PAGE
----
With the lens of an archaeologist, you get to be both an anthropologist and a detective. What people have to say about themselves can be richly informative, but as Detective Archaeology, what “stuff” has to say can be even more revealing.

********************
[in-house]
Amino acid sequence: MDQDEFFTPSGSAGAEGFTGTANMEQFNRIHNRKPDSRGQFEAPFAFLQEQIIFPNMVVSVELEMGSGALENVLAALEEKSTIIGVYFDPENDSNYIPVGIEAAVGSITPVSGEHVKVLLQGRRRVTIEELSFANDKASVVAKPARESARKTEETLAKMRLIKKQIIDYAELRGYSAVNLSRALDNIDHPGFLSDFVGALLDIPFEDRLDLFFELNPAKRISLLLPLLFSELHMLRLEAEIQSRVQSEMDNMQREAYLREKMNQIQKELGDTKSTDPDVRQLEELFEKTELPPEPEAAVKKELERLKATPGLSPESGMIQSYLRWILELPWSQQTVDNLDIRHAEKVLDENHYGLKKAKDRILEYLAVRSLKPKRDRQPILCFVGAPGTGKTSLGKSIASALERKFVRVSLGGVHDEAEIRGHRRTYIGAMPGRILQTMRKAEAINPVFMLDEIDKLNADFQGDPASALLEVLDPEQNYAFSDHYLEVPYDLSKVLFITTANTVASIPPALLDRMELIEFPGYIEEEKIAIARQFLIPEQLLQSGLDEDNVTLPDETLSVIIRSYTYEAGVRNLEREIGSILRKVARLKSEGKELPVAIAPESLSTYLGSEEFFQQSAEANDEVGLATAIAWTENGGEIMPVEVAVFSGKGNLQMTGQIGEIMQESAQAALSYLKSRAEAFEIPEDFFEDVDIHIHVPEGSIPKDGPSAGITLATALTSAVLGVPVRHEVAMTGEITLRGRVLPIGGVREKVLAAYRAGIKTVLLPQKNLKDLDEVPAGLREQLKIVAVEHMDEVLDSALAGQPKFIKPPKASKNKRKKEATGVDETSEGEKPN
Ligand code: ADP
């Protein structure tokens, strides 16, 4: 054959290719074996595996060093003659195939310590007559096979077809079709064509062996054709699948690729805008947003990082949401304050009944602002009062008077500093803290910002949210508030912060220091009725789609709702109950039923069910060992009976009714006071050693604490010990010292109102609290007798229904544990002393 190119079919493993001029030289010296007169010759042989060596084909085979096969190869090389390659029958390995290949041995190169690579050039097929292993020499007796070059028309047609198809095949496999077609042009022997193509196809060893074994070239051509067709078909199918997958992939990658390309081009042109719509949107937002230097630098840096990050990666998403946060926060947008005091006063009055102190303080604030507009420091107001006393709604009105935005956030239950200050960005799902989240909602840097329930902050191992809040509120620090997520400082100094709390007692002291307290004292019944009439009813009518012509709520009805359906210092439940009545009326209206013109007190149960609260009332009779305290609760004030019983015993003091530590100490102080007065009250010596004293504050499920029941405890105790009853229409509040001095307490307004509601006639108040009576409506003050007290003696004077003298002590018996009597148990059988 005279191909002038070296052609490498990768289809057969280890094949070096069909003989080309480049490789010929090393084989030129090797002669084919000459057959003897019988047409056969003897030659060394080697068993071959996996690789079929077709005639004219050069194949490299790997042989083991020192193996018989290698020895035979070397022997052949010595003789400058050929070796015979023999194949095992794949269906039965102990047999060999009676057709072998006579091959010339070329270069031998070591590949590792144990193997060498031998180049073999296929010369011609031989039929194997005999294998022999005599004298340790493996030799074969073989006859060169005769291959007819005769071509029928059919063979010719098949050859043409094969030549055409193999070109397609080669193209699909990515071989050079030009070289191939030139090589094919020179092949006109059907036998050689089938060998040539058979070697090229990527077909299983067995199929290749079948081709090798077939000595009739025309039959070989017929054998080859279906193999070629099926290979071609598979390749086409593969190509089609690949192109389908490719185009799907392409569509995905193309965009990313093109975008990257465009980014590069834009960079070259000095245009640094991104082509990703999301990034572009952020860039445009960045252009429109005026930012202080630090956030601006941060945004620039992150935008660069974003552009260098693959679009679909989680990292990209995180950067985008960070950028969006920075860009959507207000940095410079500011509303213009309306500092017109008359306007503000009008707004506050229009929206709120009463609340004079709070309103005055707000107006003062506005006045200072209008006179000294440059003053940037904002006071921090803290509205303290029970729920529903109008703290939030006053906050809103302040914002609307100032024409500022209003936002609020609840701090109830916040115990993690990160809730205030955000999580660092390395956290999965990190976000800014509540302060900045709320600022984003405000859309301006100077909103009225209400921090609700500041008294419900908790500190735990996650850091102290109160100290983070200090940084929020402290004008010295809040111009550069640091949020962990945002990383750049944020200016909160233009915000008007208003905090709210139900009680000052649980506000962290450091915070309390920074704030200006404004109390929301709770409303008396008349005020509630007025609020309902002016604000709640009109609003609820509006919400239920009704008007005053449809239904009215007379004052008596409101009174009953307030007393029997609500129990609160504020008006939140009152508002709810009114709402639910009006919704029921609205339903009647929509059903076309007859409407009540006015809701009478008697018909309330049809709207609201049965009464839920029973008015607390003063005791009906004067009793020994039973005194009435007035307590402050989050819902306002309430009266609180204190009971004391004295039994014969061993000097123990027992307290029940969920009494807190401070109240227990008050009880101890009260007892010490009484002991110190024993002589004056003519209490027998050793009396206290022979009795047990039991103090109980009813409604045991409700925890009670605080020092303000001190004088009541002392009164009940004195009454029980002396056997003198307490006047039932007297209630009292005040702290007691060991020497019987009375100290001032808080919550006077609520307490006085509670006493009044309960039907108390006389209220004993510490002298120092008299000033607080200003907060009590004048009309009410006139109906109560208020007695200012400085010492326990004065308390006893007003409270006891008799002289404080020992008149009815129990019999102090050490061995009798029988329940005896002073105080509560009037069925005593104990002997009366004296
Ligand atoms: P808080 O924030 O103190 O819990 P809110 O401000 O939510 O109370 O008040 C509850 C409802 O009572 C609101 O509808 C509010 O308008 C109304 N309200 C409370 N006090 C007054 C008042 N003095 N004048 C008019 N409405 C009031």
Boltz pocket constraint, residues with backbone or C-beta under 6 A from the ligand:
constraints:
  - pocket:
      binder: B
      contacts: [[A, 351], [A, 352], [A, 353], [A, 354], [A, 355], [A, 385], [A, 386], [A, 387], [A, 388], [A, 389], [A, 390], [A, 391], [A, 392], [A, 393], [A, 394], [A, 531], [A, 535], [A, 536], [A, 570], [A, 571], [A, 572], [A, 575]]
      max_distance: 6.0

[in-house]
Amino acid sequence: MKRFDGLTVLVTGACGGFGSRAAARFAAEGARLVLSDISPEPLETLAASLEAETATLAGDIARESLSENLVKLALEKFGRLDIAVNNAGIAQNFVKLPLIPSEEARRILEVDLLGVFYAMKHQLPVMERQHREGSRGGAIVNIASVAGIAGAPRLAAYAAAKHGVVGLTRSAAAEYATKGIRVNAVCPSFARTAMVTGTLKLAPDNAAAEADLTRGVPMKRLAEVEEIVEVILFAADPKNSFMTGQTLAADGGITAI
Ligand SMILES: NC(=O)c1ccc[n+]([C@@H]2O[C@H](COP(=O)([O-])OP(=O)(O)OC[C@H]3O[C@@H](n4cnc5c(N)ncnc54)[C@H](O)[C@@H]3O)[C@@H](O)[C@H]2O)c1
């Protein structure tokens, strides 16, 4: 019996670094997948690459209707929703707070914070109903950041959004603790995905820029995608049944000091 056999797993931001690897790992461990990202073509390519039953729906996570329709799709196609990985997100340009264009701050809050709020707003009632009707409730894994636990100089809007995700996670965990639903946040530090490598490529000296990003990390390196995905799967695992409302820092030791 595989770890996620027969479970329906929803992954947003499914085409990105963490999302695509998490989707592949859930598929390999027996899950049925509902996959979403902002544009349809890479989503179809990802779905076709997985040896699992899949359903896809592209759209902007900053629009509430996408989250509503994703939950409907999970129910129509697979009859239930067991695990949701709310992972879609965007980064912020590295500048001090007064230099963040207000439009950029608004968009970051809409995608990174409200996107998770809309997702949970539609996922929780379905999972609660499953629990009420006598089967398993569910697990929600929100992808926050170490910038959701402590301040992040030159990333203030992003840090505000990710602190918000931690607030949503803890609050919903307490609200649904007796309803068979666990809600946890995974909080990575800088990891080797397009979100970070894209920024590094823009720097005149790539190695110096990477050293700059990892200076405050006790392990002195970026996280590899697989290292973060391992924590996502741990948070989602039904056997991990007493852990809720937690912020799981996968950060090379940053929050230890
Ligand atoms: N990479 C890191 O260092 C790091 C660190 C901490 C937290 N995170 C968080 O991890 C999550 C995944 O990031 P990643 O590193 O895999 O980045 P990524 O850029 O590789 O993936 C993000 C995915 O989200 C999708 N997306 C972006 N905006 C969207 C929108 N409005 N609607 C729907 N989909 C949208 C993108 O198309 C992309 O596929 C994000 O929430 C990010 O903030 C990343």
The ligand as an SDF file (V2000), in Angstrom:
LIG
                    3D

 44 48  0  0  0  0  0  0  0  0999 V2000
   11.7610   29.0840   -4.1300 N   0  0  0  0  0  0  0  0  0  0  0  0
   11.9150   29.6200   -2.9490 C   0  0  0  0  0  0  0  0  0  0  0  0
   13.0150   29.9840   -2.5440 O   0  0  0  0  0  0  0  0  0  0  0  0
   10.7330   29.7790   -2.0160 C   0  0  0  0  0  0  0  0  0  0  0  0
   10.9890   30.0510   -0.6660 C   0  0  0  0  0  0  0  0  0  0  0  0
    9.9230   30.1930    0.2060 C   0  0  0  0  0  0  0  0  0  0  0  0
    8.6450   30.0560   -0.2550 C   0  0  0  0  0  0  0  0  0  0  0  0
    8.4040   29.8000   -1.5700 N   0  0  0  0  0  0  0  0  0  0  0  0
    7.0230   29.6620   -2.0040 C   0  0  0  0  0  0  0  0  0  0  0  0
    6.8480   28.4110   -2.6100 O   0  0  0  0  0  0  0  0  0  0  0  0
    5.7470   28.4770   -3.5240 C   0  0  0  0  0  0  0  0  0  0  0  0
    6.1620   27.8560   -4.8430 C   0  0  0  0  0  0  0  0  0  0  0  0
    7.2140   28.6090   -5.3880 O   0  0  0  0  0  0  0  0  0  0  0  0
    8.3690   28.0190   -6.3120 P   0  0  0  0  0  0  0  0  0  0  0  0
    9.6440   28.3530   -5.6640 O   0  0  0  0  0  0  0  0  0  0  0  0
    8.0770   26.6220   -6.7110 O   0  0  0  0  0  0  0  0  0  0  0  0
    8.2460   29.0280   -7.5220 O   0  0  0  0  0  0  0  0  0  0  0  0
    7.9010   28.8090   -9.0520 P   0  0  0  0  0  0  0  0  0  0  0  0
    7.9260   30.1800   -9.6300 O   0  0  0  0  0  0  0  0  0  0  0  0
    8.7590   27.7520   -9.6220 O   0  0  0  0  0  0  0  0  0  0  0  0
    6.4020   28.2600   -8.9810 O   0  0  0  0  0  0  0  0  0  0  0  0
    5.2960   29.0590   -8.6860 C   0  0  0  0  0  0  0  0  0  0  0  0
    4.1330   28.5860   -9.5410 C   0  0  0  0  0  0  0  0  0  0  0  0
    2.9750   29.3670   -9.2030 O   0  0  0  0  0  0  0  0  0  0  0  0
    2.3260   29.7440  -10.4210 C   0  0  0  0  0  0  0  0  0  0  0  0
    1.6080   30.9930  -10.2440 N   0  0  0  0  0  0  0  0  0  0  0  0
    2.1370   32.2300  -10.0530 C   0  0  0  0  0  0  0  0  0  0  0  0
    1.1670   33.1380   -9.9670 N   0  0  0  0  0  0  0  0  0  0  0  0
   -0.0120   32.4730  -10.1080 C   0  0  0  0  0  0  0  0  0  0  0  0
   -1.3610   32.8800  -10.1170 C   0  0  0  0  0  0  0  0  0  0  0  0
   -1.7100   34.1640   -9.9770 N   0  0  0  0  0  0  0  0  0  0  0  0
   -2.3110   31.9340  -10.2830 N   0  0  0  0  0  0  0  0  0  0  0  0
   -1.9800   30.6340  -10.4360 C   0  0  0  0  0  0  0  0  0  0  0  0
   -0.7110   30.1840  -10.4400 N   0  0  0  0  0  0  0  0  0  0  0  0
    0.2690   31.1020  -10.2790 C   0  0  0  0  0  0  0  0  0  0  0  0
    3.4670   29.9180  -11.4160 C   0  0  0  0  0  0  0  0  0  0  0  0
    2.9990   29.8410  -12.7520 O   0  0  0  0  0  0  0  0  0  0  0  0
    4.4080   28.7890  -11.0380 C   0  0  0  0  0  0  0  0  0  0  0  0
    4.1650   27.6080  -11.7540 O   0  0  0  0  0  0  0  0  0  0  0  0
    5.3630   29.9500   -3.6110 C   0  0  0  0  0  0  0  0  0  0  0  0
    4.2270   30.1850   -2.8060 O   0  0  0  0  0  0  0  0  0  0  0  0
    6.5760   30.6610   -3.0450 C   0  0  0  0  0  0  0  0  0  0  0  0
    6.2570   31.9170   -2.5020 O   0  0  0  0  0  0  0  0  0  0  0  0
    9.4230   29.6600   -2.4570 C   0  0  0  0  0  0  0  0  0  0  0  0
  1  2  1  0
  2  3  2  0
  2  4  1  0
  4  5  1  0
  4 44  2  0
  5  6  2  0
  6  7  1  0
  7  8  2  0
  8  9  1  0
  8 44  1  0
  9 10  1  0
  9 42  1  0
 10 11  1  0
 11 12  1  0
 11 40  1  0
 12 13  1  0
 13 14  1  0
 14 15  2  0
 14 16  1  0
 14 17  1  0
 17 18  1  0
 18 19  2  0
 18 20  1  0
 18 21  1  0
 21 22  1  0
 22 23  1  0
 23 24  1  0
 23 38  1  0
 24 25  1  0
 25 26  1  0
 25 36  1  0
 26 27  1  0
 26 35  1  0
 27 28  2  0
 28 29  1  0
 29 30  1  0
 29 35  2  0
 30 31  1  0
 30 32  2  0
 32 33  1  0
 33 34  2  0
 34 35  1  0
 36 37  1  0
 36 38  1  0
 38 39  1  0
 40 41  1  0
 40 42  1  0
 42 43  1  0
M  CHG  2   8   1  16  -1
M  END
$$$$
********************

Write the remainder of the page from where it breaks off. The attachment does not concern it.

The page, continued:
Stuff can be the loudest when you look for what I call, live-work stations: a place where a person sits or stands for long periods of time to perform work, make something, or perform a repeated task. This can be a desk, a cash register, a work bench, a kitchen table, etc. Duck tape around a broken kitchen spoon can be a sign of thriftiness, value. Taped notes to the side of a desktop and other “hacks” reveal paint points or clunkiness where a little thought and ingenuity would be welcome. Hopes and dreams can even be found in common live-work stations, be sure not to miss that hawaiian photo or baby shoe dangling from the dash.
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